Employers should check with their insurance providers if they are worried about whether they comply with health and safety legislation.
 
 
Charles Price is a barrister at No5 Chambers. Click here for more information

About charlesprice

About charlesprice

 

Charles Price is a barrister and runs www.charlesprice.net and www.lawnewsuk.co.uk which contains a blog on UK employment law and regular news.

 

 

Charles has enjoyed stints as the employment lawyer at Bristol and Sheffield City Councils and now works as a barrister at No5 Chambers.

An expert in employment law Charles has been instructed in cases of sex, race and disability discrimination. He has extensive experience in unfair dismissal, redundancy, contracts of employment, pregnancy related dismissal, constructive dismissal, minimum wage claims, compromise agreements, post termination covenants, holiday pay disputes, parental leave, deductions from wages, variation of contractual terms, whistleblowing, business transfers, harassment and breach of contract claims.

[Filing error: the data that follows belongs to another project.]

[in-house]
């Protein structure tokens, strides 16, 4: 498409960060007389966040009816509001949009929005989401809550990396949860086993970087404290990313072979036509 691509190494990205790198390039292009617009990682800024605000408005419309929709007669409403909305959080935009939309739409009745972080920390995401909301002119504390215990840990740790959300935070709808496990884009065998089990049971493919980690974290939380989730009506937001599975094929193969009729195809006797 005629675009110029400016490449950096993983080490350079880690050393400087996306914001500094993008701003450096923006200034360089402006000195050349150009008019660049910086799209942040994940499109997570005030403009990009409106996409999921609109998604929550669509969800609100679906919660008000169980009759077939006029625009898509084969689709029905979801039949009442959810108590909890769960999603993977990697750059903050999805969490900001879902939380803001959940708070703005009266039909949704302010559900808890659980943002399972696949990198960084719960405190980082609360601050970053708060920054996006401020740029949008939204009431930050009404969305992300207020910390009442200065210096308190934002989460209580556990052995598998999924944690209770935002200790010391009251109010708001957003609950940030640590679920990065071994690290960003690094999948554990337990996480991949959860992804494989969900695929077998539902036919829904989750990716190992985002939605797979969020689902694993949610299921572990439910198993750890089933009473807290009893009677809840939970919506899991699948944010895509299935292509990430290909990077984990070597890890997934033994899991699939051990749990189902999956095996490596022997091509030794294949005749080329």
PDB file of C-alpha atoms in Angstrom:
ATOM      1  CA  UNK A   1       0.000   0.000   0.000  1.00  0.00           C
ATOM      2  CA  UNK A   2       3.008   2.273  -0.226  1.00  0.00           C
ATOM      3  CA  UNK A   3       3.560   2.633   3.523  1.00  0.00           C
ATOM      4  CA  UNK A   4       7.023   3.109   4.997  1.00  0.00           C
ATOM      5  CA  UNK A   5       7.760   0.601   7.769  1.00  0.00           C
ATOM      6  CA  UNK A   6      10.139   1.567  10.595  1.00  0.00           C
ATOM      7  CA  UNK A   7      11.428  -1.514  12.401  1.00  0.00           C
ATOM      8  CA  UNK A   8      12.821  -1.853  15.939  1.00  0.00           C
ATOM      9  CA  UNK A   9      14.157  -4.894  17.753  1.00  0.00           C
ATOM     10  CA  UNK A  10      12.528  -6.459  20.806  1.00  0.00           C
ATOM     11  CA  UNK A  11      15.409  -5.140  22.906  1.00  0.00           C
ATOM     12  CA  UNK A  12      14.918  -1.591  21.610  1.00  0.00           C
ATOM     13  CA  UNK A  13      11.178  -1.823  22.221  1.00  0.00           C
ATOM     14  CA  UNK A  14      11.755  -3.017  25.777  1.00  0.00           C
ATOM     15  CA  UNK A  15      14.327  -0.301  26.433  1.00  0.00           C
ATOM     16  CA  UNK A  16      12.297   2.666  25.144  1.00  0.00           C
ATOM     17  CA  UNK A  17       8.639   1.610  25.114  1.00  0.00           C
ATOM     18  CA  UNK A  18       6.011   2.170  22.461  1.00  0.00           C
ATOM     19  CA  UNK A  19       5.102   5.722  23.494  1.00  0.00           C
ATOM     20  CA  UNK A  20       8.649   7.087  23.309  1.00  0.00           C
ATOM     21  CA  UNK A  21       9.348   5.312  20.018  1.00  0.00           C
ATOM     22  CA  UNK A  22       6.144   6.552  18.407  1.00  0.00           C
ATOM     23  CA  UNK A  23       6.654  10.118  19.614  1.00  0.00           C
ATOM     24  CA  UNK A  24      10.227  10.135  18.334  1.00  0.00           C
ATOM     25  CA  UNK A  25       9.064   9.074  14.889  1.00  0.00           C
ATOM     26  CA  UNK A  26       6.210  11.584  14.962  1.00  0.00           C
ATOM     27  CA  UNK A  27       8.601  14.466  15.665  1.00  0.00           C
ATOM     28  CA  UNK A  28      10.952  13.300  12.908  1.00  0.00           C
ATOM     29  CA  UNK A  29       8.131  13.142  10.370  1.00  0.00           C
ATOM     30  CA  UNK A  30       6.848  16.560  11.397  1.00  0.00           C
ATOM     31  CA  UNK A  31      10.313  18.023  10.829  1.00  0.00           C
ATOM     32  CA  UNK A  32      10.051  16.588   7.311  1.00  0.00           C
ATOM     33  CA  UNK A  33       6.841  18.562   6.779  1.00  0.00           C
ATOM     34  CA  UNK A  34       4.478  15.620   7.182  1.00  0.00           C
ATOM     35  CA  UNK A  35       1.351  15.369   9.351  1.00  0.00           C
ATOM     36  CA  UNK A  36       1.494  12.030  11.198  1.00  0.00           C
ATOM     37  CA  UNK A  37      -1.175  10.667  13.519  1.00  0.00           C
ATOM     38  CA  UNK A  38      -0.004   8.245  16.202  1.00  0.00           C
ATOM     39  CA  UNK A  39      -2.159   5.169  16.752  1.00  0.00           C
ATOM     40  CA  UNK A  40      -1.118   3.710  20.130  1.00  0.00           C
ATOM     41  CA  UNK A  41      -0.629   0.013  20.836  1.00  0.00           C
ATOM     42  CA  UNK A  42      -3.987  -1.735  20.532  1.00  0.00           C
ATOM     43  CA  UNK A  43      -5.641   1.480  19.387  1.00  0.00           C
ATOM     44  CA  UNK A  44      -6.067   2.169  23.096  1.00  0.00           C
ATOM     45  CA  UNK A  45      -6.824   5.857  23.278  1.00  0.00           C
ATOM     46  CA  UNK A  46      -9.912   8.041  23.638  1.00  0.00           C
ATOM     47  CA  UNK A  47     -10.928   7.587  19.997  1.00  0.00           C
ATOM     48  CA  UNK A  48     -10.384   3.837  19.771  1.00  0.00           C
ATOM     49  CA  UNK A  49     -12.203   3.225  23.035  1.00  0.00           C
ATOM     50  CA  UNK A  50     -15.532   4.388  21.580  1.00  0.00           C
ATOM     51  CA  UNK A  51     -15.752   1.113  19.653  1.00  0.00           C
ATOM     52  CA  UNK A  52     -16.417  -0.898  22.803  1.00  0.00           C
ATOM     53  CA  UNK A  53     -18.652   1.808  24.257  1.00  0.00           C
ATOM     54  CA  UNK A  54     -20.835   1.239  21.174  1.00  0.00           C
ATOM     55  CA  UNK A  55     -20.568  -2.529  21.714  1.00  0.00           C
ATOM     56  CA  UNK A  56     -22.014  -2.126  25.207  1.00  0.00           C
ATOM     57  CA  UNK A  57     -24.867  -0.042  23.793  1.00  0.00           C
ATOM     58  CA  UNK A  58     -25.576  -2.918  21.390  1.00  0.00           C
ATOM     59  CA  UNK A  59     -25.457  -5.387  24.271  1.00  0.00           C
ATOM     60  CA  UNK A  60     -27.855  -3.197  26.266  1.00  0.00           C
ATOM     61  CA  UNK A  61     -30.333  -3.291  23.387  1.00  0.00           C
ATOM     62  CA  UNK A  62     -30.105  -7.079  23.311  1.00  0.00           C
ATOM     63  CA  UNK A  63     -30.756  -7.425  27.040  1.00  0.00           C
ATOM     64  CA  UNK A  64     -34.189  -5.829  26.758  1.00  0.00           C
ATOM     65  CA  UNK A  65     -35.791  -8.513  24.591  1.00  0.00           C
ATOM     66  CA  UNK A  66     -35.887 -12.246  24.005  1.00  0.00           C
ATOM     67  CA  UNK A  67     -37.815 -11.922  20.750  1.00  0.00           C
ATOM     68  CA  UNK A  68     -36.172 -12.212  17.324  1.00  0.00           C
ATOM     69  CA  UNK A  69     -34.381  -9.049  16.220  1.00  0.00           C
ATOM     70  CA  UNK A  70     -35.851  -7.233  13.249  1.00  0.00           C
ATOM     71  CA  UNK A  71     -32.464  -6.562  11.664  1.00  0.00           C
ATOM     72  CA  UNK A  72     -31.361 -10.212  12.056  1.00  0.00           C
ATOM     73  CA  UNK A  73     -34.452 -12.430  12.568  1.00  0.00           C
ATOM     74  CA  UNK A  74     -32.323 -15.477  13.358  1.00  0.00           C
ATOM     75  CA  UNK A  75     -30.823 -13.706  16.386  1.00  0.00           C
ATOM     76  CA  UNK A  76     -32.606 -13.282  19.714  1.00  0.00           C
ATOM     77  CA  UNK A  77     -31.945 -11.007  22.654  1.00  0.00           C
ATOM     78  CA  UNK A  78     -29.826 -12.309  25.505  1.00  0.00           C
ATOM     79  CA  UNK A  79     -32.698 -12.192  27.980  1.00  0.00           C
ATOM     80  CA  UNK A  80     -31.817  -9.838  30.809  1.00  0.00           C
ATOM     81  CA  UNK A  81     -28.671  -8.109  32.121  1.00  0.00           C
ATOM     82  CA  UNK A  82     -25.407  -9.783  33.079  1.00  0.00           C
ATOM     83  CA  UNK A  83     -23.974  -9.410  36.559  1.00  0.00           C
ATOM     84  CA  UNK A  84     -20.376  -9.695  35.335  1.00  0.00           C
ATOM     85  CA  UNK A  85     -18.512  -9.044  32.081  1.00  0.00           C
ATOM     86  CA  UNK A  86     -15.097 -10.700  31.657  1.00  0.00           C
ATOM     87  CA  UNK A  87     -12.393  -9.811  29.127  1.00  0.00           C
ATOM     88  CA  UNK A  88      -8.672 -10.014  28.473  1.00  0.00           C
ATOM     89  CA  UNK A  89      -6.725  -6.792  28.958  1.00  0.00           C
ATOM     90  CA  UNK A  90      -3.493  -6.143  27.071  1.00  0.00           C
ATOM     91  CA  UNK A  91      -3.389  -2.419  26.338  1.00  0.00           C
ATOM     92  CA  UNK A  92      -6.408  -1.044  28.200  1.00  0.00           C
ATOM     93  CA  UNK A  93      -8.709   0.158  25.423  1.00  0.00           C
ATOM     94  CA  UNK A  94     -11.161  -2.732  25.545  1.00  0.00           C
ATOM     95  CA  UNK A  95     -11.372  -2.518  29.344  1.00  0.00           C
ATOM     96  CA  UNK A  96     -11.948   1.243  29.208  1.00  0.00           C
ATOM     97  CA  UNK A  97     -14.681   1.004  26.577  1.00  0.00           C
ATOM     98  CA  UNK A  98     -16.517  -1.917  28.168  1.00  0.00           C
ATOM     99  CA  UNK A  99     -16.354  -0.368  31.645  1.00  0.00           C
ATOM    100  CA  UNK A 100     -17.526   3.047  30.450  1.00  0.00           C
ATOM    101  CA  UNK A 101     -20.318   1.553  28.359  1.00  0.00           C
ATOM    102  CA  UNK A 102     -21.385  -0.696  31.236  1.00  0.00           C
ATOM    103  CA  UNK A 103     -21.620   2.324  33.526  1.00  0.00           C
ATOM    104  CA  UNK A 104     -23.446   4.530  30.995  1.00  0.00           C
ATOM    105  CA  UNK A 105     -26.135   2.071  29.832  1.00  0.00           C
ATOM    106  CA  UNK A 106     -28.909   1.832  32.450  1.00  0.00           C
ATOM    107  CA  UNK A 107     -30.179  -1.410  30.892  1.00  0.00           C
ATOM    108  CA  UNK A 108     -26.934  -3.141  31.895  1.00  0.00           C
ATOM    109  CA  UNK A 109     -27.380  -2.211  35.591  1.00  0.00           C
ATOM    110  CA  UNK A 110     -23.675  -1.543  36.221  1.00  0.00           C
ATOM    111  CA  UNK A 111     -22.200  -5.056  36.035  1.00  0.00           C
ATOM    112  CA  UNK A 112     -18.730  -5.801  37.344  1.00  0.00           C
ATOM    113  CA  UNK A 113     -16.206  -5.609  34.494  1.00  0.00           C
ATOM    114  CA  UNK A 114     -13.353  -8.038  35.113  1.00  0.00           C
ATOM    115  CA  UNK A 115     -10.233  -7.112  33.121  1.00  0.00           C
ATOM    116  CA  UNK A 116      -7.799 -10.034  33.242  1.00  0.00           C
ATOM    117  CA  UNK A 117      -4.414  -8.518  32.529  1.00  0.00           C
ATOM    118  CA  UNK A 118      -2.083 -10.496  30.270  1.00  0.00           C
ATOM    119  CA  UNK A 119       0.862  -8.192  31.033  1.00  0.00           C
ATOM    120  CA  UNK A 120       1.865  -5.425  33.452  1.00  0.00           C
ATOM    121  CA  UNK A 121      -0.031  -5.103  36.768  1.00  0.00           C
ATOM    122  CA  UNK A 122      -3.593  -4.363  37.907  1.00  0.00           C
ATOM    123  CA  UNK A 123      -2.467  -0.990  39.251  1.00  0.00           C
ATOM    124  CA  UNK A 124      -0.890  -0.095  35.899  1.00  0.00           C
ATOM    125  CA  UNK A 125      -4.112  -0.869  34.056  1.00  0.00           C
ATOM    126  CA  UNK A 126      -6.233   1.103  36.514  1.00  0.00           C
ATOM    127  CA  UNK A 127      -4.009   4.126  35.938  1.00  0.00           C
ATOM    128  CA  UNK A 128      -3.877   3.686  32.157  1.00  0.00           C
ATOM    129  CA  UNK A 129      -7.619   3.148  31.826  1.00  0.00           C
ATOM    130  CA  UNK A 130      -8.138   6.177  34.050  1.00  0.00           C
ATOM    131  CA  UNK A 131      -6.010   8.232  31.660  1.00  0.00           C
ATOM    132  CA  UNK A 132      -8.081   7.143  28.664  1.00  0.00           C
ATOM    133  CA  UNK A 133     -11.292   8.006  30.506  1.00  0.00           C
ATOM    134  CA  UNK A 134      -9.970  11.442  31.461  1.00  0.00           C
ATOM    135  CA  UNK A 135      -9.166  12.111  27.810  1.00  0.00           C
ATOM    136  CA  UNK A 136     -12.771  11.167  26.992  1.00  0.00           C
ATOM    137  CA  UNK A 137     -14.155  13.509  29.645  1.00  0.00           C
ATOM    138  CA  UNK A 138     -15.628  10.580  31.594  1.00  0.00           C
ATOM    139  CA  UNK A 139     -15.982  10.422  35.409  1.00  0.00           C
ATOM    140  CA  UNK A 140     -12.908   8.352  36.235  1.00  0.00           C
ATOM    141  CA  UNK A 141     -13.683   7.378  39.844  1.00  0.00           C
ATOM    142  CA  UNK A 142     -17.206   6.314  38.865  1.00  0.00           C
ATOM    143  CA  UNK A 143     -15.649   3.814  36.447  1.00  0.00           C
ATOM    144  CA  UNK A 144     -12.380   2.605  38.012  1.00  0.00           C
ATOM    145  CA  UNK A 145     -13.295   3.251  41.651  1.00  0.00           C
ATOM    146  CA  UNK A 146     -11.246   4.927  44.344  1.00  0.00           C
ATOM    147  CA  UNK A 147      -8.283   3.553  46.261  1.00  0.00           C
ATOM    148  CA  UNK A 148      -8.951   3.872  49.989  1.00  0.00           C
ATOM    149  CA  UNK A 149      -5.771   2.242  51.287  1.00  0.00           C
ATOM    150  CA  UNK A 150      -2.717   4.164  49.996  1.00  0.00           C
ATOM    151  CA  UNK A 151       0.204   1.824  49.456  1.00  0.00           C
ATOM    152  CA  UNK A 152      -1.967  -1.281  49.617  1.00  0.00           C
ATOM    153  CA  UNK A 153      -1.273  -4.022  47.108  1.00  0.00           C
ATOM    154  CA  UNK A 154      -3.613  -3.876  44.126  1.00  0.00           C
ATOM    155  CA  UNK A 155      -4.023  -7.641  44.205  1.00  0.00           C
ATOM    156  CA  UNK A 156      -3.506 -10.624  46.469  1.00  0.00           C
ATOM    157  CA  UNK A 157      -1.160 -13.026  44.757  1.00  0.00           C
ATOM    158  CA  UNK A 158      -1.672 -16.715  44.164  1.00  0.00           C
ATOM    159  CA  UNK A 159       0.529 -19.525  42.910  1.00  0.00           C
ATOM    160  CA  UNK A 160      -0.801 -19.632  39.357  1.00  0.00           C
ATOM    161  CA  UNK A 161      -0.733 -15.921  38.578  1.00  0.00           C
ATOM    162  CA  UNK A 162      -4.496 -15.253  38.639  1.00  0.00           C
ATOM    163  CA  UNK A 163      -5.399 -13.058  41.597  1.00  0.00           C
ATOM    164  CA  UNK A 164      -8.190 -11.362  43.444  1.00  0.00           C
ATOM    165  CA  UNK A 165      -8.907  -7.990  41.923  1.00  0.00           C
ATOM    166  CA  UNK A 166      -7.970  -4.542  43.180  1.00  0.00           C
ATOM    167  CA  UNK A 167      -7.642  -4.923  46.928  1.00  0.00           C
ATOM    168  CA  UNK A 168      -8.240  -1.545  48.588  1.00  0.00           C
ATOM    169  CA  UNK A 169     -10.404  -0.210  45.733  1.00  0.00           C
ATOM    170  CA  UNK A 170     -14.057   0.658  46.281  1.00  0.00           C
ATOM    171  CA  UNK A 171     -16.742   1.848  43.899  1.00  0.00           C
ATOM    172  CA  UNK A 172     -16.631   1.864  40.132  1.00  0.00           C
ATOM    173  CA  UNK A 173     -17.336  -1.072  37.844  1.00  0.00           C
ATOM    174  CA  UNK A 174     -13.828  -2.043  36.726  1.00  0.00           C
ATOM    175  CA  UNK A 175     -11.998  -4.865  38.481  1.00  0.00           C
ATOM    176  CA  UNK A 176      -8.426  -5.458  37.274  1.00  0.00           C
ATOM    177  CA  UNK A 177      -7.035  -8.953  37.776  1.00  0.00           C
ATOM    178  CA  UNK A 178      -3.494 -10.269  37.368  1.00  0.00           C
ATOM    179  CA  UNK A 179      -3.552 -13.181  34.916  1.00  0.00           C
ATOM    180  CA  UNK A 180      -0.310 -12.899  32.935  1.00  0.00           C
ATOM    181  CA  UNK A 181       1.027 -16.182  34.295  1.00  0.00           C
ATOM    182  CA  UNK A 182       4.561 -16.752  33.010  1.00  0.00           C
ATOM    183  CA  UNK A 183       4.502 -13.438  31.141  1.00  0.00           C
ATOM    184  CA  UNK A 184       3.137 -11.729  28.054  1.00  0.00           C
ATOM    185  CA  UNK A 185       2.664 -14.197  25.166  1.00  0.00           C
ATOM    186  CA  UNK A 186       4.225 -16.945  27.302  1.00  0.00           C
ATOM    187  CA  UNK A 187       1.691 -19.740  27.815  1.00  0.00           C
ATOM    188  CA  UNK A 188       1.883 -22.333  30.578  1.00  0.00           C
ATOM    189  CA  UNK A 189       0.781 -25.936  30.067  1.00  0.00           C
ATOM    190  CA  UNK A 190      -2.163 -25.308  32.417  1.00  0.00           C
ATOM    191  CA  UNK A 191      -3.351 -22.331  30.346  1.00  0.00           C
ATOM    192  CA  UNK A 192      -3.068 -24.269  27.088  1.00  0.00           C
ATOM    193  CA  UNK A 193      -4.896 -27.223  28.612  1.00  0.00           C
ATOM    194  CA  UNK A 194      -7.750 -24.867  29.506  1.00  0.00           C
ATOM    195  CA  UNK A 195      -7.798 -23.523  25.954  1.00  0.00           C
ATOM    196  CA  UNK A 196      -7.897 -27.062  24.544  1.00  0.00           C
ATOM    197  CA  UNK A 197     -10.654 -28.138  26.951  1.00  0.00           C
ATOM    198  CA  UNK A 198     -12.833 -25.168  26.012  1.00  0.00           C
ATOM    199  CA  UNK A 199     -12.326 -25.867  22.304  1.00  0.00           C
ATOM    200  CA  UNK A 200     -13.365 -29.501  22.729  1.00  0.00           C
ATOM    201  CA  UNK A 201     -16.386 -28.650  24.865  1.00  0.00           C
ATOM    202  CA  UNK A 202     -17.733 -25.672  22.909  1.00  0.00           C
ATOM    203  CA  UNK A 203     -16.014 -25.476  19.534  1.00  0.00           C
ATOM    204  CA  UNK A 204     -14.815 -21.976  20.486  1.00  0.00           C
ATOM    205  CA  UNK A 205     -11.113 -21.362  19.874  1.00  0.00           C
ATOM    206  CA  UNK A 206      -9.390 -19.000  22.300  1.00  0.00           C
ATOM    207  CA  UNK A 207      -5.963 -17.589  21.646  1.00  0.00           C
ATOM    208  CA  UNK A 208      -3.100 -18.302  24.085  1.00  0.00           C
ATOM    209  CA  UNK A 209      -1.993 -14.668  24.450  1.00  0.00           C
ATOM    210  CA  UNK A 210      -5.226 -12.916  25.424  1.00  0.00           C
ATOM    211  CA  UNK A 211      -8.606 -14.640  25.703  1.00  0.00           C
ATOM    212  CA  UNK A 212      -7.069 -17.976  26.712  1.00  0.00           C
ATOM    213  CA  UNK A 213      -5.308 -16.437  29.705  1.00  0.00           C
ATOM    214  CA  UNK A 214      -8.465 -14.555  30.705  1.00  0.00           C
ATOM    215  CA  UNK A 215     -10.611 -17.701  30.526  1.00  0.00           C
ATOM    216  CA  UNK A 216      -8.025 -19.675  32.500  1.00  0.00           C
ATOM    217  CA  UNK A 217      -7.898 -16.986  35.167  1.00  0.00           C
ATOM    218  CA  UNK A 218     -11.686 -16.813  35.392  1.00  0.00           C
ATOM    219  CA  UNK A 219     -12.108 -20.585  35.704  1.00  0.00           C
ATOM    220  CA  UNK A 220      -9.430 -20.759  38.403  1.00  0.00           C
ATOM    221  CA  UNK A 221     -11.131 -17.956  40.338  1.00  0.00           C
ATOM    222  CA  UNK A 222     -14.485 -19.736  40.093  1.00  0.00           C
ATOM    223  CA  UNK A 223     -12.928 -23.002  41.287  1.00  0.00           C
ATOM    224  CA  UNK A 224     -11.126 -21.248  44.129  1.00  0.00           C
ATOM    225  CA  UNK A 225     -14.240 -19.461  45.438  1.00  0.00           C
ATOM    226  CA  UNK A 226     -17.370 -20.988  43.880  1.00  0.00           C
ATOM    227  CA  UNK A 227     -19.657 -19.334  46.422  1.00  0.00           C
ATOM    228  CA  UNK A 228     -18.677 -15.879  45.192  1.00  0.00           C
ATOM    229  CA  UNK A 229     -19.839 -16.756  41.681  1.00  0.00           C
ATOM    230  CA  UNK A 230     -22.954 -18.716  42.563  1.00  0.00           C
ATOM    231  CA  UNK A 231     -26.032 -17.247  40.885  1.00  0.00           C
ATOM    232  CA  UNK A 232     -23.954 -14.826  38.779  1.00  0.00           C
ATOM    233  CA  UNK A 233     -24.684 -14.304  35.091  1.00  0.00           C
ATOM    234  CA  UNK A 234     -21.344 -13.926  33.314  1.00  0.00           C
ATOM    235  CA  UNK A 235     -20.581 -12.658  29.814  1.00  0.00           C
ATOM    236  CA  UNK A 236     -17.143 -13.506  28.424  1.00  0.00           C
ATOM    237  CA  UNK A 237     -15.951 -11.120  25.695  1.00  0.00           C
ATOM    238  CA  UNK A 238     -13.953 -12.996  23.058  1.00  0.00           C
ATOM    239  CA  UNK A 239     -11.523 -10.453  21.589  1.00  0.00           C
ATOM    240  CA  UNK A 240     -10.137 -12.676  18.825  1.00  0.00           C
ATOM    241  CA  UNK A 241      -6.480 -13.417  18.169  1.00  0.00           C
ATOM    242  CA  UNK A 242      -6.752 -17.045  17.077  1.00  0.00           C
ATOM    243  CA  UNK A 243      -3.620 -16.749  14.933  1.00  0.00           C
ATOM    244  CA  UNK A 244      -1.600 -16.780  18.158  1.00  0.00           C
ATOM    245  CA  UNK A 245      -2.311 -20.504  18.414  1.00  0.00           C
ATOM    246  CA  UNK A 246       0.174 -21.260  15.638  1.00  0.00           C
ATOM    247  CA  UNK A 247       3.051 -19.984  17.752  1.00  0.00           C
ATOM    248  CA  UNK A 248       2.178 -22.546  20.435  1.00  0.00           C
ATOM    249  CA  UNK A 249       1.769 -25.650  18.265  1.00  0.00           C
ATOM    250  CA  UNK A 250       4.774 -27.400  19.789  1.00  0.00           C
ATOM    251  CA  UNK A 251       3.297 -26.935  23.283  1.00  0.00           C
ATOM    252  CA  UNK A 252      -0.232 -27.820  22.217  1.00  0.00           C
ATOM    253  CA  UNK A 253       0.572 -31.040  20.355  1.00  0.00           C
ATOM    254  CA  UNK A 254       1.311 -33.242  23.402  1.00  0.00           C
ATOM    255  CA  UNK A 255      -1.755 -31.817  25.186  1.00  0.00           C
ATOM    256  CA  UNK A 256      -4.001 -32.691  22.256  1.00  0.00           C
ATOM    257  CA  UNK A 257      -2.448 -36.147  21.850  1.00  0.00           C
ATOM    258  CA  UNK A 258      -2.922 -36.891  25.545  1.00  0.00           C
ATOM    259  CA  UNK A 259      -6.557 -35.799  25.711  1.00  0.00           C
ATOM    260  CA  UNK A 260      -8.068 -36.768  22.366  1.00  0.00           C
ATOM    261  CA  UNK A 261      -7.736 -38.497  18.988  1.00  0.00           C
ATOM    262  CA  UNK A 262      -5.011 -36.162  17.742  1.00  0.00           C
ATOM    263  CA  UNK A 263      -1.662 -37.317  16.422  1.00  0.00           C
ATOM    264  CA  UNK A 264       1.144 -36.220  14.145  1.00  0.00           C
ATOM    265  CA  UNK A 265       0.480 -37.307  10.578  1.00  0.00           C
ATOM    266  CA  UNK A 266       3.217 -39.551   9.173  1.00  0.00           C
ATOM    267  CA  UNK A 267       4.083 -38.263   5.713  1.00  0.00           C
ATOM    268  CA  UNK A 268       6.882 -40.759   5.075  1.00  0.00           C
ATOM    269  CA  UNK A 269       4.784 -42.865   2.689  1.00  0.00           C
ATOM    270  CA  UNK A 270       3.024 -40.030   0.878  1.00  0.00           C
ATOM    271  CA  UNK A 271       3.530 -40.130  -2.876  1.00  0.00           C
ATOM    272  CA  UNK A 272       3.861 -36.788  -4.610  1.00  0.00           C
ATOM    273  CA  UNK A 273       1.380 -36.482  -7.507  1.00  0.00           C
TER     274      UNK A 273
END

As well as advocacy work, Charles has considerable experience of advisory and drafting work, preparing pleadings for the County Court, Employment Tribunals and The Employment Appeals Tribunal. Charles has acted as a disciplinary officer in various tribunals and has appeared in the Employment Appeals Tribunal.